Of course, selfishness here is not as generally understood, as something negative and anti-social; not at all! This kind of selfishness recognizes others and feels for them, even though it puts itself first. It may be called the Hinayana stage, and it shouldn't be looked down upon, but respected and praised, as it is already a high level. Often, we find that people claiming to be Mahayanists, and who look down on others they consider Hinayanists, have got little more than silly and empty names.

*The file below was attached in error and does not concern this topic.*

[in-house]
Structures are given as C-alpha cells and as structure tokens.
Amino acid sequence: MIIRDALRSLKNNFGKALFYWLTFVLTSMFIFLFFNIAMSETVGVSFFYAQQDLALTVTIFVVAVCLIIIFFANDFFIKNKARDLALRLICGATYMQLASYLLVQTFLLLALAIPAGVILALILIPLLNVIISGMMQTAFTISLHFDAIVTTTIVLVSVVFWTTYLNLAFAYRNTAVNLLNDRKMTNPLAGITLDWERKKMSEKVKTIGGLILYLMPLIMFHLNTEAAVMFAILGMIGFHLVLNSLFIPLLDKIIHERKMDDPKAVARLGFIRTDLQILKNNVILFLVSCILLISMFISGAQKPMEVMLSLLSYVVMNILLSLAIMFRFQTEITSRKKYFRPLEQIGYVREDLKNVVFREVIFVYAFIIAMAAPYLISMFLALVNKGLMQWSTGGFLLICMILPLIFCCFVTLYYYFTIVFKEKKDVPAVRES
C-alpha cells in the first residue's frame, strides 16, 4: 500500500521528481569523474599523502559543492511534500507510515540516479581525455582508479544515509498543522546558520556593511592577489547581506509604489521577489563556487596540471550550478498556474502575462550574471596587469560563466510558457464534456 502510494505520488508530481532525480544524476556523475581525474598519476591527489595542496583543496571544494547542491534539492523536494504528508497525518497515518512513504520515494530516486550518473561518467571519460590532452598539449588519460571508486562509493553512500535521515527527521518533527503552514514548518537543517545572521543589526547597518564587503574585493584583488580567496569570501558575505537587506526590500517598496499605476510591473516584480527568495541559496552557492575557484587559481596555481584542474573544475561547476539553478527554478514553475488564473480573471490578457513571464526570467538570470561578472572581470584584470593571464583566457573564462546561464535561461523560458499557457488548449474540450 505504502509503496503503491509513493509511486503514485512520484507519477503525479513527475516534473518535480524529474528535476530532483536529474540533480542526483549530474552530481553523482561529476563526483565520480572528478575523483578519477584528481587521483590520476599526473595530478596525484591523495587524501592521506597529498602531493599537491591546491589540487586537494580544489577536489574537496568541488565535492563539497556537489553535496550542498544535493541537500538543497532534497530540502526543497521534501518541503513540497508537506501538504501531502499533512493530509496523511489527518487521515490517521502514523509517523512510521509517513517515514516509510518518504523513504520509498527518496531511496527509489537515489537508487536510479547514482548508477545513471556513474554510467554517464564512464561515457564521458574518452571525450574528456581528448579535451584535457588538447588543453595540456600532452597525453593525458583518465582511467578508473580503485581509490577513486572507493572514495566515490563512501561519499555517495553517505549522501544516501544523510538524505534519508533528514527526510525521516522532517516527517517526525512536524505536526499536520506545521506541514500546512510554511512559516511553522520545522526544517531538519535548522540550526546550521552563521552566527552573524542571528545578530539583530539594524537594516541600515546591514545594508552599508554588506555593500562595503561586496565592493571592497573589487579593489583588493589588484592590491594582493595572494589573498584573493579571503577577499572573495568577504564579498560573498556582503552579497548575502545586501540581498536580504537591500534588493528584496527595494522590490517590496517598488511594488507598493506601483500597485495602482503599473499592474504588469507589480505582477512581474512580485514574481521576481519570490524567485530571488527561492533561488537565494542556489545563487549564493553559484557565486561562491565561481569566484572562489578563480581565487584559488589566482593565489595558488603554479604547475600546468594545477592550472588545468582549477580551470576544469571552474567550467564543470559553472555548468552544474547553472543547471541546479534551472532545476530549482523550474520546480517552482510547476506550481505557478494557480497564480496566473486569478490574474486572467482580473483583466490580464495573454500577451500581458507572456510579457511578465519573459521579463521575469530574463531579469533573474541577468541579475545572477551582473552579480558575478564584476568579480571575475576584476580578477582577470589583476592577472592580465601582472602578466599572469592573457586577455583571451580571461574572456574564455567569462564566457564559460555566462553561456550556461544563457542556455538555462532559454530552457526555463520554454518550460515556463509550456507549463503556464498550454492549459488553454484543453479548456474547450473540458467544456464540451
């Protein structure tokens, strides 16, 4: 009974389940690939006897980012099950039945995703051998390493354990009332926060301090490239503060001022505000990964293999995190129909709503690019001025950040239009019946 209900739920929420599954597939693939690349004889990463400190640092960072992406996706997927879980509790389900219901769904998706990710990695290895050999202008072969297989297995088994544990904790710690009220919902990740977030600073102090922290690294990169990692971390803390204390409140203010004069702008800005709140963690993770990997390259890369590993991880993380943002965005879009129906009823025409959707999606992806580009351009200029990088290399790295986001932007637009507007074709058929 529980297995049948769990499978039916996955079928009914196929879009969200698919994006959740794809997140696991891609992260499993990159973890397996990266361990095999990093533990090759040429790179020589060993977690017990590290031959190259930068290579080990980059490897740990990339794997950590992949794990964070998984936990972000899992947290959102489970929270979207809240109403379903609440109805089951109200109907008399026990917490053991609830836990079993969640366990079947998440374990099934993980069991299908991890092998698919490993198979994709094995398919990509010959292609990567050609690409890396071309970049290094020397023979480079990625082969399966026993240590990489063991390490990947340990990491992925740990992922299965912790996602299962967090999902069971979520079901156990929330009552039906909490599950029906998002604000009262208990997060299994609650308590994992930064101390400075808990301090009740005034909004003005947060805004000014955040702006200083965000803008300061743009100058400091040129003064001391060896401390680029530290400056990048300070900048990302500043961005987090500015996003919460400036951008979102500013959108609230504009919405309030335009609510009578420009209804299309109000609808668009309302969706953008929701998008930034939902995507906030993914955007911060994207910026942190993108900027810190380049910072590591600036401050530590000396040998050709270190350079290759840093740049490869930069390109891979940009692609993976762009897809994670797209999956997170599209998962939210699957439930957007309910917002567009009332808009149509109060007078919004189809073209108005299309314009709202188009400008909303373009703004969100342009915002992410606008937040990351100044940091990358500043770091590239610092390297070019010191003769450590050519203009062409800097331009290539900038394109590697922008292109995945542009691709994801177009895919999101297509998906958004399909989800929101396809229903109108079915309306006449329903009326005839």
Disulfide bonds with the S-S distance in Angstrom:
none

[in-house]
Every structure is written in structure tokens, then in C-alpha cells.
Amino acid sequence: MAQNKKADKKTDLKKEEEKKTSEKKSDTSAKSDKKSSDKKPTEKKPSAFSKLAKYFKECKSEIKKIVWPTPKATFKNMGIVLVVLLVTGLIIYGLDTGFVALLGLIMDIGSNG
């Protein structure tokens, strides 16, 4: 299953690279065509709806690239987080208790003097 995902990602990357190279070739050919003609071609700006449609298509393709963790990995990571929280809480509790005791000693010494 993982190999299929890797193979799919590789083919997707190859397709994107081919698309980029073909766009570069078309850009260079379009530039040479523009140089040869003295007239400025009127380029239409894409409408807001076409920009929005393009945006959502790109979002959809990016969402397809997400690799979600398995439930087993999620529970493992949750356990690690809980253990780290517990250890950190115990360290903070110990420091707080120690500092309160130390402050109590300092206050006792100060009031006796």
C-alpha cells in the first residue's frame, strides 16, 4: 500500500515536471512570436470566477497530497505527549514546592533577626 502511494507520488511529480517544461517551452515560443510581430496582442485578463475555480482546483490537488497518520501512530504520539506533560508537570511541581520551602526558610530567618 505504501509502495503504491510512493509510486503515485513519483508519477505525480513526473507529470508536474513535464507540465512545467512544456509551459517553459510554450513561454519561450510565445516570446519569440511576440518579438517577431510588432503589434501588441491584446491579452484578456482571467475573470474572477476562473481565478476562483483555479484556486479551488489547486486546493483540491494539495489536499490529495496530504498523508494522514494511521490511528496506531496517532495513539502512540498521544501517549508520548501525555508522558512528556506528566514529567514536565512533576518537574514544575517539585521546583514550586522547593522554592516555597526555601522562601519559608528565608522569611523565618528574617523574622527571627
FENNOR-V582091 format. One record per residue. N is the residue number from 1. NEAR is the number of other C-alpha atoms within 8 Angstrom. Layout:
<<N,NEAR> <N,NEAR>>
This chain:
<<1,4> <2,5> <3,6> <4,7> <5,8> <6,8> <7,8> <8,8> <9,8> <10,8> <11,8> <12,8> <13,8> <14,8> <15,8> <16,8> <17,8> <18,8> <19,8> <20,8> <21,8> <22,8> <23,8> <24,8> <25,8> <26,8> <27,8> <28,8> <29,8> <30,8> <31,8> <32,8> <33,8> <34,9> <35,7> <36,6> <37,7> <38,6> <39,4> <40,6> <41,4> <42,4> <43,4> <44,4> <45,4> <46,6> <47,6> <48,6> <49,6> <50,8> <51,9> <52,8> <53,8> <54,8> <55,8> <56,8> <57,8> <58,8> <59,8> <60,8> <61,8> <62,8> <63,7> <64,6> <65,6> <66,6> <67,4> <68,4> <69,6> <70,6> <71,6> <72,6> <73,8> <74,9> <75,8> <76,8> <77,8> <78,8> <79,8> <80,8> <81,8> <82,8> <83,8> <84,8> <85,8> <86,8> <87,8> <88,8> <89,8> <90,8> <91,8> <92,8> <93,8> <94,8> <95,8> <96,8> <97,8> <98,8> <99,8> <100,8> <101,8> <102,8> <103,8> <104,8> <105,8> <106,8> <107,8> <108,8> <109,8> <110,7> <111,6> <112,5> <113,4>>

Going beyond self, to the third stage -- that of Mahayana -- is accomplished through seeing, clearly, that we do not live alone, by and for ourselves. Life is a Whole, with many parts, like a multi-faceted diamond; we are not separate and alone, but inter-exist with everything that is. And whereas, before, we were motivated by thoughts of self -- fear of suffering, old age, sickness, death, of not attaining Enlightenment, and of therefore remaining in Samsara indefinitely -- now, through insight, we have power over the vicissitudes of life. We see that most of our suffering comes from ignorance and stupidity, and so can be avoided -- a discovery of tremendous importance! Instead of looking for the causes of our problems outside ourselves, we find them inside! It is then within our capacity to communicate this to others who might be ready for it, to shout it from the rooftops, to proclaim to others that the only chains that bind us are of our own forging. This -- and not a Buddhist sect or thinking with a separatist mind is Mahayana; it is the essence of Enlightenment, and available to all.